3. These are the notes made by the jazz pianist Artur Tuznik, for Seven Thirty Till Nine, a performance where I temporarily employed Artur to play a set-list of hits doctored with new lyrics about hired labour and the loss of the collective, at a baby grand piano, in an otherwise empty gallery configured as a bar. Going over and above the call of hired duty, Artur managed to substantially bore and entertain his half distracted gin-drinking audience, alternating between mundane muzak, melancholically delivered pop hits and some incidental free-jazz interludes, in an attempt to reclaim his 'work'. These are his working notes, which we left in the gallery in between 'shifts' (seven thirty till nine, every Thursday). - Cally Spooner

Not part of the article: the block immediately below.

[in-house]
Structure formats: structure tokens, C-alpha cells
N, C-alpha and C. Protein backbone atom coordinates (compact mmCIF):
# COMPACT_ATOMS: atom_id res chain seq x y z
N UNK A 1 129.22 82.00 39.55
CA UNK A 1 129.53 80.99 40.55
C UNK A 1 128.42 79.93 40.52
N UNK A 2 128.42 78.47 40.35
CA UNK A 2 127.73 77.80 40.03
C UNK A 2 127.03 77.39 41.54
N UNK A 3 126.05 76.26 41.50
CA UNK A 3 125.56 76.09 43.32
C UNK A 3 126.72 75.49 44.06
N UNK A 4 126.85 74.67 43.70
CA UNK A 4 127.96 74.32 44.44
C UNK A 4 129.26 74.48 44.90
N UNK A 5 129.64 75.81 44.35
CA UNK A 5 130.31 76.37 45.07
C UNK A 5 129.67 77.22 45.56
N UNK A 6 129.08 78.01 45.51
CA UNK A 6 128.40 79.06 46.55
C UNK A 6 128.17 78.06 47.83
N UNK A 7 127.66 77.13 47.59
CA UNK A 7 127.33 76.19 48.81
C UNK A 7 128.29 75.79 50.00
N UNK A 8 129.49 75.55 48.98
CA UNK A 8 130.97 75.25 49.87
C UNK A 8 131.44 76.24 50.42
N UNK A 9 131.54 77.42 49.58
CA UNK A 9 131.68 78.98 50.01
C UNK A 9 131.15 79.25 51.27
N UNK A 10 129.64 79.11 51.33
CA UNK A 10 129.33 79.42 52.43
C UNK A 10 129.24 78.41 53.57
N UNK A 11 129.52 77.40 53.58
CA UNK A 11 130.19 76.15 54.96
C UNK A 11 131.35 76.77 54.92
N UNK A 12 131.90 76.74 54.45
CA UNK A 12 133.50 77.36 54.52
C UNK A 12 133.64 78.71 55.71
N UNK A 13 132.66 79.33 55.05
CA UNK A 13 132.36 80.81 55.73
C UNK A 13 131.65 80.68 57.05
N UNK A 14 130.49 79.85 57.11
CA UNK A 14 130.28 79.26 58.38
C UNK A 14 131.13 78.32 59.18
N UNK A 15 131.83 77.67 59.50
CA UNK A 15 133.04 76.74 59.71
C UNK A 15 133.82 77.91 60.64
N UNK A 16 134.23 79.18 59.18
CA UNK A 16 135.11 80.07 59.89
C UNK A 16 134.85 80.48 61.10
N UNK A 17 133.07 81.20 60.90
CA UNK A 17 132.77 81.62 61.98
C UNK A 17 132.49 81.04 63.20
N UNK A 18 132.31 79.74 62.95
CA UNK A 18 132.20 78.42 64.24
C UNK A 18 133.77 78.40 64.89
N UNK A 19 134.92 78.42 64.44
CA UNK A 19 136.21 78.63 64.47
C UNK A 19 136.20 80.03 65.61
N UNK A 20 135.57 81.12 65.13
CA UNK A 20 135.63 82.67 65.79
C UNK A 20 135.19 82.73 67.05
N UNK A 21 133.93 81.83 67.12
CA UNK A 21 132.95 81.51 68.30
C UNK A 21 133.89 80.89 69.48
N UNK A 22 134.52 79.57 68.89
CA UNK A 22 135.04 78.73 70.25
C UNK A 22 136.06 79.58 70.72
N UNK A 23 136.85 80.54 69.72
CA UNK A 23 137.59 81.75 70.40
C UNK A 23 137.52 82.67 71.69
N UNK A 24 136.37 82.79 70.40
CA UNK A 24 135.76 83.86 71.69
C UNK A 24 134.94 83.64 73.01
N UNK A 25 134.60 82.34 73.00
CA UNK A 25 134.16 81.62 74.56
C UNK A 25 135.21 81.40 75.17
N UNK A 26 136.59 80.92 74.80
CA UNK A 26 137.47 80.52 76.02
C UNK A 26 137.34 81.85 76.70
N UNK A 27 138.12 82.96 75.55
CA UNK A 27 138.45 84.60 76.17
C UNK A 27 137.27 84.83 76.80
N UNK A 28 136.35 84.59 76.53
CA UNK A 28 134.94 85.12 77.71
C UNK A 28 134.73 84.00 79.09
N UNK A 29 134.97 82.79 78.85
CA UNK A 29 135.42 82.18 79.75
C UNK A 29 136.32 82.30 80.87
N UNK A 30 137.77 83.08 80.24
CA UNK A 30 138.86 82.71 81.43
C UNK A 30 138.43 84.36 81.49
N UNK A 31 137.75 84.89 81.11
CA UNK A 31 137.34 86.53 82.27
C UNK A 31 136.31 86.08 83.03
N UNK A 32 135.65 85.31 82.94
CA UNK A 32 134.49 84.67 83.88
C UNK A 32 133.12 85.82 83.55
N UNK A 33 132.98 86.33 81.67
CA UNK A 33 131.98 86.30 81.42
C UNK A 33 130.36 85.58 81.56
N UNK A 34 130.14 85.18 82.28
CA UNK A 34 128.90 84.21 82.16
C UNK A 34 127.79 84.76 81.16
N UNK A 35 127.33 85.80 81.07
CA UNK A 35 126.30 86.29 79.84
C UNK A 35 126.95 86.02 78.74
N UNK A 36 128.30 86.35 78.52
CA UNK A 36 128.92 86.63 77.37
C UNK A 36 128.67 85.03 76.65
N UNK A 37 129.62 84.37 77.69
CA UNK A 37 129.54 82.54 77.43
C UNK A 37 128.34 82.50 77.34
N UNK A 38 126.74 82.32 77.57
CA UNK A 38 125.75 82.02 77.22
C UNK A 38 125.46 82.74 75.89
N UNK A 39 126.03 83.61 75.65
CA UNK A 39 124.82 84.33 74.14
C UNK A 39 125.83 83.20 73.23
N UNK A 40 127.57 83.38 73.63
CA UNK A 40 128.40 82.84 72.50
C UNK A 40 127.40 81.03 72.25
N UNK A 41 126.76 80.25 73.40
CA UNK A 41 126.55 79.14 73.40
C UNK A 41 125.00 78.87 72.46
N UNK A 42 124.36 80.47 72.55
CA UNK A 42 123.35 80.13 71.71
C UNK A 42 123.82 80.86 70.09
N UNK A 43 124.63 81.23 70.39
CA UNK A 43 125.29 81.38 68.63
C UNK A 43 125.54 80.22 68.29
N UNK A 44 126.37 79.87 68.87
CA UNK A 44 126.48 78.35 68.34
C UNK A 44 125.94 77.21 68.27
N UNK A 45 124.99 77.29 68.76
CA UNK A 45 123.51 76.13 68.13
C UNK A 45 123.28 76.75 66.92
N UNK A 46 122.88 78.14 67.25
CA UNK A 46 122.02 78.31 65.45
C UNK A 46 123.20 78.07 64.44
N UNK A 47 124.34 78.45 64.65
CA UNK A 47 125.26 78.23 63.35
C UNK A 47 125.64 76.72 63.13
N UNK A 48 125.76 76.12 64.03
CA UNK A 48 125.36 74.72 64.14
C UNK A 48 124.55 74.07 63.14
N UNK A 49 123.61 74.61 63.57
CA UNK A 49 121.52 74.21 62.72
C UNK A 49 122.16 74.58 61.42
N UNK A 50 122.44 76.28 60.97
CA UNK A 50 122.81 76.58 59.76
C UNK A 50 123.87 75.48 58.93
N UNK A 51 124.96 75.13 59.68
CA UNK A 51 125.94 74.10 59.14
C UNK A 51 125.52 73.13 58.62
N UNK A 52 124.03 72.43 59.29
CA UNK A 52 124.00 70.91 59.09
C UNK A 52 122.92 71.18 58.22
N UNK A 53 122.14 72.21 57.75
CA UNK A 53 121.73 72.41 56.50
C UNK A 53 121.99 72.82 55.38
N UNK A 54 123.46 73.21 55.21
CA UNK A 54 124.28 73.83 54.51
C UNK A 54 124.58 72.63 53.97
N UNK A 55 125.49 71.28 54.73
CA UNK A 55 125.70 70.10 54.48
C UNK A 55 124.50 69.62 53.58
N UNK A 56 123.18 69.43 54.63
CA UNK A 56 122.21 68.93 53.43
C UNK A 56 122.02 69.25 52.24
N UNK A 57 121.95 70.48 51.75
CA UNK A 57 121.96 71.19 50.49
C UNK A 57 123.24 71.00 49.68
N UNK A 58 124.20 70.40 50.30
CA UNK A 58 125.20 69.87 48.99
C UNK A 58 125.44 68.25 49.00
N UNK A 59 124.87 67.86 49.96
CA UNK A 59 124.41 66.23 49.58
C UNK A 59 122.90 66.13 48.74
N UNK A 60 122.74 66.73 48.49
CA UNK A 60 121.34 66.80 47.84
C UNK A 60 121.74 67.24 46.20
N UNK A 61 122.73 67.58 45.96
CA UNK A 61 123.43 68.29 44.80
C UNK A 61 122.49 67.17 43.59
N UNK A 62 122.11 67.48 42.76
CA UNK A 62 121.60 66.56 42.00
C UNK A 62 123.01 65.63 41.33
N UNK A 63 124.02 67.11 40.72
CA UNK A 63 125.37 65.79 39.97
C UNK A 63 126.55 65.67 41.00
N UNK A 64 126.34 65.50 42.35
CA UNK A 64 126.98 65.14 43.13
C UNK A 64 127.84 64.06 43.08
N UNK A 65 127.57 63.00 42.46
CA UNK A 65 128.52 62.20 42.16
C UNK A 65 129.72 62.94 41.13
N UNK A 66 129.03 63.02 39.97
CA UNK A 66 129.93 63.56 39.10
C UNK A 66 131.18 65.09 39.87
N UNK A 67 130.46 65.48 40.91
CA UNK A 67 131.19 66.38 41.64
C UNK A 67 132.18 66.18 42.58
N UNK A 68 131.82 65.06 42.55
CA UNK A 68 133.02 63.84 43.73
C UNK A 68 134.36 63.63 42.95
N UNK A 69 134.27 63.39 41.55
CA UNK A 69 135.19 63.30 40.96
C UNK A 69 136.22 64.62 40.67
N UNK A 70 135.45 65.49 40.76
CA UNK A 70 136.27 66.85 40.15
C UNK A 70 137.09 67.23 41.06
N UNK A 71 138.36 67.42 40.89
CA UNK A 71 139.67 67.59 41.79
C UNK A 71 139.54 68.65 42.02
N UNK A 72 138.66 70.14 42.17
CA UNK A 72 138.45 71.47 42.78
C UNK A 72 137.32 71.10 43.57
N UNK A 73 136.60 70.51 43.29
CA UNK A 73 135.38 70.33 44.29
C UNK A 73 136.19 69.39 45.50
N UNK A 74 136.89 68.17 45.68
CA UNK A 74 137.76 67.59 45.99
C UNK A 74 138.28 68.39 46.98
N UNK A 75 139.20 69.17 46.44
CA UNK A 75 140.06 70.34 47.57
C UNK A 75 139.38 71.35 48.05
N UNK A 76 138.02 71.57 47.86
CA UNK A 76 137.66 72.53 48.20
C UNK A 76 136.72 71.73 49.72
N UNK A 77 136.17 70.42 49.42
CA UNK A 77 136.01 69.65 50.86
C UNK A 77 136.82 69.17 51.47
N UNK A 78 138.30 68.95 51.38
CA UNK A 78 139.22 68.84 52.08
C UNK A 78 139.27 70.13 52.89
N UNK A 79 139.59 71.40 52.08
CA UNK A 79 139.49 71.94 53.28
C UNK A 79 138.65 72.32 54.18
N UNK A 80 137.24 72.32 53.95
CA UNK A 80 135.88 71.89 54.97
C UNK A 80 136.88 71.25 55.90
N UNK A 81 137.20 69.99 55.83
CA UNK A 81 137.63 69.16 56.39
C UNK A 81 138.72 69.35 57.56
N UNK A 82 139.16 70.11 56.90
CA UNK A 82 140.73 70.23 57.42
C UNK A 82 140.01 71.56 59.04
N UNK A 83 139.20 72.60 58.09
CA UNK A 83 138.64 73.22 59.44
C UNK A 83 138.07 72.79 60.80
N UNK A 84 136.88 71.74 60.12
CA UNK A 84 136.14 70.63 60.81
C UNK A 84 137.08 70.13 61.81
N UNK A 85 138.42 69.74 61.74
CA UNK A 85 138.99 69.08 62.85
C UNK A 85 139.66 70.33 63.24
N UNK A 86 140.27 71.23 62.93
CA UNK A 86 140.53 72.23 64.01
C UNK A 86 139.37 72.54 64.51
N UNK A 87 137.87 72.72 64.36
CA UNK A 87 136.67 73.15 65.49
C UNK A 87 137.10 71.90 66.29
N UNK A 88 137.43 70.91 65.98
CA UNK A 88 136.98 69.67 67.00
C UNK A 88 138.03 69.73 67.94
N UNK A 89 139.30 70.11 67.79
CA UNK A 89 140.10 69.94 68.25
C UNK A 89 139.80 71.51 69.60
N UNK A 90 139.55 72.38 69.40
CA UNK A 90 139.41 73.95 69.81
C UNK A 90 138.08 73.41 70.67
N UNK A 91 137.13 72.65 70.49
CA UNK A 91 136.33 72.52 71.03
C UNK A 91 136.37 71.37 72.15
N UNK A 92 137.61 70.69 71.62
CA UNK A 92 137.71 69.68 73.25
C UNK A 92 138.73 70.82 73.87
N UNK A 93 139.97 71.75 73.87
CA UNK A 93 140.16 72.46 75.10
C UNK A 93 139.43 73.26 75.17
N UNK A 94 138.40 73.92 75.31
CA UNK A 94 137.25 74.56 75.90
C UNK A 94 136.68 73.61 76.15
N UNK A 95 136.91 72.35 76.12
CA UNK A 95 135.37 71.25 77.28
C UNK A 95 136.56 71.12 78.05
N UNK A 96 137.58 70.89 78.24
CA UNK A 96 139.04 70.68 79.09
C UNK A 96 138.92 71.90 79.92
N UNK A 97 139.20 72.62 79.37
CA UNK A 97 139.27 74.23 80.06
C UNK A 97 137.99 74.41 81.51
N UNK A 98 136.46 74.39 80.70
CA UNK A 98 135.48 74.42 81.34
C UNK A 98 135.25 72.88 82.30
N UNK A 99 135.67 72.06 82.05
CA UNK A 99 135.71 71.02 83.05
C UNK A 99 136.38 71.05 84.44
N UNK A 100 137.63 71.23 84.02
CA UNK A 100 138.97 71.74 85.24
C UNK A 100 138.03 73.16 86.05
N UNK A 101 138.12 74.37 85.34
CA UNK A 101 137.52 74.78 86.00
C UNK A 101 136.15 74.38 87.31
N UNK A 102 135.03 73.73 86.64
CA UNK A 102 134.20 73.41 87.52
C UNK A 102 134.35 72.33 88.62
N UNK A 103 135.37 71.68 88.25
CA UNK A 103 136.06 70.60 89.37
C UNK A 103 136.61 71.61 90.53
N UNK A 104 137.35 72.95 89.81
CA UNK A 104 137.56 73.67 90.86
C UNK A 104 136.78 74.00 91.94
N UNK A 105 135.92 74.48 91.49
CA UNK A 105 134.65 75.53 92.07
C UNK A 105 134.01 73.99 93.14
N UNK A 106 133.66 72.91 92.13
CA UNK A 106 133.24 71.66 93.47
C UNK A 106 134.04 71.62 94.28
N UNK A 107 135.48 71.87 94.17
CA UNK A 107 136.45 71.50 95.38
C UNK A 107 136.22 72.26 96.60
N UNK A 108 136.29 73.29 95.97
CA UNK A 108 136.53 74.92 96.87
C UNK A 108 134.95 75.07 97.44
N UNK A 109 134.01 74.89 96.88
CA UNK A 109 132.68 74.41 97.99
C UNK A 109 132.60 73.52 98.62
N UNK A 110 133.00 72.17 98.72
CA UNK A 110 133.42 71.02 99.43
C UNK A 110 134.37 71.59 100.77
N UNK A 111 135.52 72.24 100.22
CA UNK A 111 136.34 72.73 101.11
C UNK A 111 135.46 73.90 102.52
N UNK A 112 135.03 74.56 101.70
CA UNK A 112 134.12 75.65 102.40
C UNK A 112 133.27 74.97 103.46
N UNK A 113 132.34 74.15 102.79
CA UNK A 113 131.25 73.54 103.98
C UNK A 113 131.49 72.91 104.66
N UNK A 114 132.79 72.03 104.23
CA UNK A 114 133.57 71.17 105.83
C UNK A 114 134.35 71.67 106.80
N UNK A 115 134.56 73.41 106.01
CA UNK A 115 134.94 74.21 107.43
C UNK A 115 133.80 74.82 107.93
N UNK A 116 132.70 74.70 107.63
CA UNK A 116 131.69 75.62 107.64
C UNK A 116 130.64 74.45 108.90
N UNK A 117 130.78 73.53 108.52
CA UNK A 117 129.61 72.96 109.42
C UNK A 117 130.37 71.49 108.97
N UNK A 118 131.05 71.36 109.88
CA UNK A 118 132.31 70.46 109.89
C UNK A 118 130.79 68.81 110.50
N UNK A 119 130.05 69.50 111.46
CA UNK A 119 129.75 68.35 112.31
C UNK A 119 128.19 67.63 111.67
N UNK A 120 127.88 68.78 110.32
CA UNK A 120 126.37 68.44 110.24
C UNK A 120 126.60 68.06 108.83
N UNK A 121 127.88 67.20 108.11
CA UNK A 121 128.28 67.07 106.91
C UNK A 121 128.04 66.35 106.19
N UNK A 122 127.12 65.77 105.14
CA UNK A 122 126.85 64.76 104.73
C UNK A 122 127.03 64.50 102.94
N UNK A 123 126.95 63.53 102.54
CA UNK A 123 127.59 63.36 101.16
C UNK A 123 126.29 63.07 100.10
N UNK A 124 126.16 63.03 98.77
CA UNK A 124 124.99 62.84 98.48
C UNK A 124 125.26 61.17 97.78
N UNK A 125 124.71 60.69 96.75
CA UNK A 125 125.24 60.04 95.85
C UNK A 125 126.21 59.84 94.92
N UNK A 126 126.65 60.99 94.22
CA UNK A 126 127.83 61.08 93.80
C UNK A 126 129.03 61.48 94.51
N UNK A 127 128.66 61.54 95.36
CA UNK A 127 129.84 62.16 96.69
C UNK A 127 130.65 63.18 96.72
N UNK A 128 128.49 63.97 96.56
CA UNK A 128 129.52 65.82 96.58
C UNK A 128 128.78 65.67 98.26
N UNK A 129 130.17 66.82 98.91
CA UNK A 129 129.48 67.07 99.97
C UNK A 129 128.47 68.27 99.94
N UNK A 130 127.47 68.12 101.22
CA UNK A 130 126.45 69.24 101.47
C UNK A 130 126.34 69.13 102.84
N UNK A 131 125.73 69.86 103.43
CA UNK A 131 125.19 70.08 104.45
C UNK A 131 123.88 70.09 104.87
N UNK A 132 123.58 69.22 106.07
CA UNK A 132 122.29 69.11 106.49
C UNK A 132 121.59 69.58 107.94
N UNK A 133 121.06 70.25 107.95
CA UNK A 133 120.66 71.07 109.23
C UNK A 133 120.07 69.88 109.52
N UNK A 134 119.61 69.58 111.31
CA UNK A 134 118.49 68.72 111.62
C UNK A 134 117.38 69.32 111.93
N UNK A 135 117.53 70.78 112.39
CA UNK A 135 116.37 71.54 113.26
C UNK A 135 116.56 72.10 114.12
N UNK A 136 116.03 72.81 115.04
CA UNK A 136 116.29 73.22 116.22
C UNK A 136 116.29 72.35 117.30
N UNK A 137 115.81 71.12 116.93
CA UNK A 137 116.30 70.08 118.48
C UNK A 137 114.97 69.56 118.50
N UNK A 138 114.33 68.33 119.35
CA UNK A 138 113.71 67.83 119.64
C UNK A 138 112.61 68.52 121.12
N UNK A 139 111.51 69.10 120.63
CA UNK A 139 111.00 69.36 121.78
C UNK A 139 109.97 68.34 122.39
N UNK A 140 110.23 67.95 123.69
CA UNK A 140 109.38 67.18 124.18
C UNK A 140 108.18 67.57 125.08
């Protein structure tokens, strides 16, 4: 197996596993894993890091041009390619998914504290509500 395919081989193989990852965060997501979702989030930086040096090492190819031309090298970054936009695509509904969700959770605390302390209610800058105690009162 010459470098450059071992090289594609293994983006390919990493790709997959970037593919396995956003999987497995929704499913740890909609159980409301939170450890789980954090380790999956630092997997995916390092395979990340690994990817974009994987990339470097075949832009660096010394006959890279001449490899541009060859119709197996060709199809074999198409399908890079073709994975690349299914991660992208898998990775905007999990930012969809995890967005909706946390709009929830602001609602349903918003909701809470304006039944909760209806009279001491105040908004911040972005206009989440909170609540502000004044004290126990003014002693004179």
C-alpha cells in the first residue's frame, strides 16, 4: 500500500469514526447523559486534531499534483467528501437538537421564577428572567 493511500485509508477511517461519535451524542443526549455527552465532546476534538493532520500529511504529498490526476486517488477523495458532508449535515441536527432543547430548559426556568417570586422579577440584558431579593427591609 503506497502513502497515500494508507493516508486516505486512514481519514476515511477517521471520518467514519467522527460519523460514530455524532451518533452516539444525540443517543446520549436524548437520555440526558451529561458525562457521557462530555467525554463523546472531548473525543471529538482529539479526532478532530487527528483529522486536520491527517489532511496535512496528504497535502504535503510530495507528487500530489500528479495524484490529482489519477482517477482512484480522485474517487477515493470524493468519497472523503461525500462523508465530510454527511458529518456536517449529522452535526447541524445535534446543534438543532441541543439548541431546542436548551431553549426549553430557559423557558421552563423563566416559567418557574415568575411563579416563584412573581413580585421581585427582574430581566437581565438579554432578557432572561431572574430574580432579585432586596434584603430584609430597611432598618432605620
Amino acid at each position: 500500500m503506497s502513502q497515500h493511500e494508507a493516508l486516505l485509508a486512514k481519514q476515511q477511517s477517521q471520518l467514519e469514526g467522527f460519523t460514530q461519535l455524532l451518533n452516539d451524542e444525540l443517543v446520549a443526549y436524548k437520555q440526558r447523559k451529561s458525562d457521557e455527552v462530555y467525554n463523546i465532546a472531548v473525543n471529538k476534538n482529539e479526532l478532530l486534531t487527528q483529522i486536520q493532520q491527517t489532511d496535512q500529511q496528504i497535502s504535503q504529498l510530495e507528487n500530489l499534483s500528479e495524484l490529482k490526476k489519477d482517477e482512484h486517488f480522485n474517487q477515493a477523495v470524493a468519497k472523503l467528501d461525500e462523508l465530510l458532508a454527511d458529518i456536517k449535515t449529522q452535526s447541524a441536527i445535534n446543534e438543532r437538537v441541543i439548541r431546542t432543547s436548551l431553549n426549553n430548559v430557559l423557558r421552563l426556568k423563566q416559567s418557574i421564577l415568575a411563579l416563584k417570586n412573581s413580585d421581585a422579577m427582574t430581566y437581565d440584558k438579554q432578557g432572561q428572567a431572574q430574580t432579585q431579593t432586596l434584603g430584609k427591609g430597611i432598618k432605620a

4. When I was a student in Nice I used to walk down the streets with my white stick, this was in 2002-2003. In 2006 I used the stick to make a sculpture and spoke with the curator Claire Staebler about blindness as an allegory for painting while mentioning my past in Nice. She later asked for a picture of me walking down the streets as a blind man which would be used for the invitation card of a group show at the Ricard foundation in Paris. I was in London at this time and employed my friends from the graphic design team Åbäke to take the picture. They asked me to do it at Abbey road, just like the famous picture of the Beatles. We took a few photos and I ended up choosing the one in which I'm on the crosswalk with an old man behind me. I recall overhearing some girls who passed by saying it was a shame I was blind because I was good looking. I titled the photograph, In forecast of October 22. Maki from Åbäke explained to me that I titled it this because october 22nd is my birthdate and I would like to be blind each day of my birthday to be blind to the time that crossed over. I was not sure whether I should use this image for the invitation card and finally decided not to send it. Later my gallerist from London saw the image and put it on their website. Adam Carr, a young curator, liked it and wanted to put the photograph in a group show at Johann Koenig, so I printed the image and the gallery framed it. I was a bit ashamed to make such a contribution since Johann was almost blind at the time. After the opening we went for a beer in a bar near Mitte. I was with Johann in the car and we discussed the work in great detail - the Abbey Road location and its provenance, but somehow never spoke about blindness. - Benoit Maire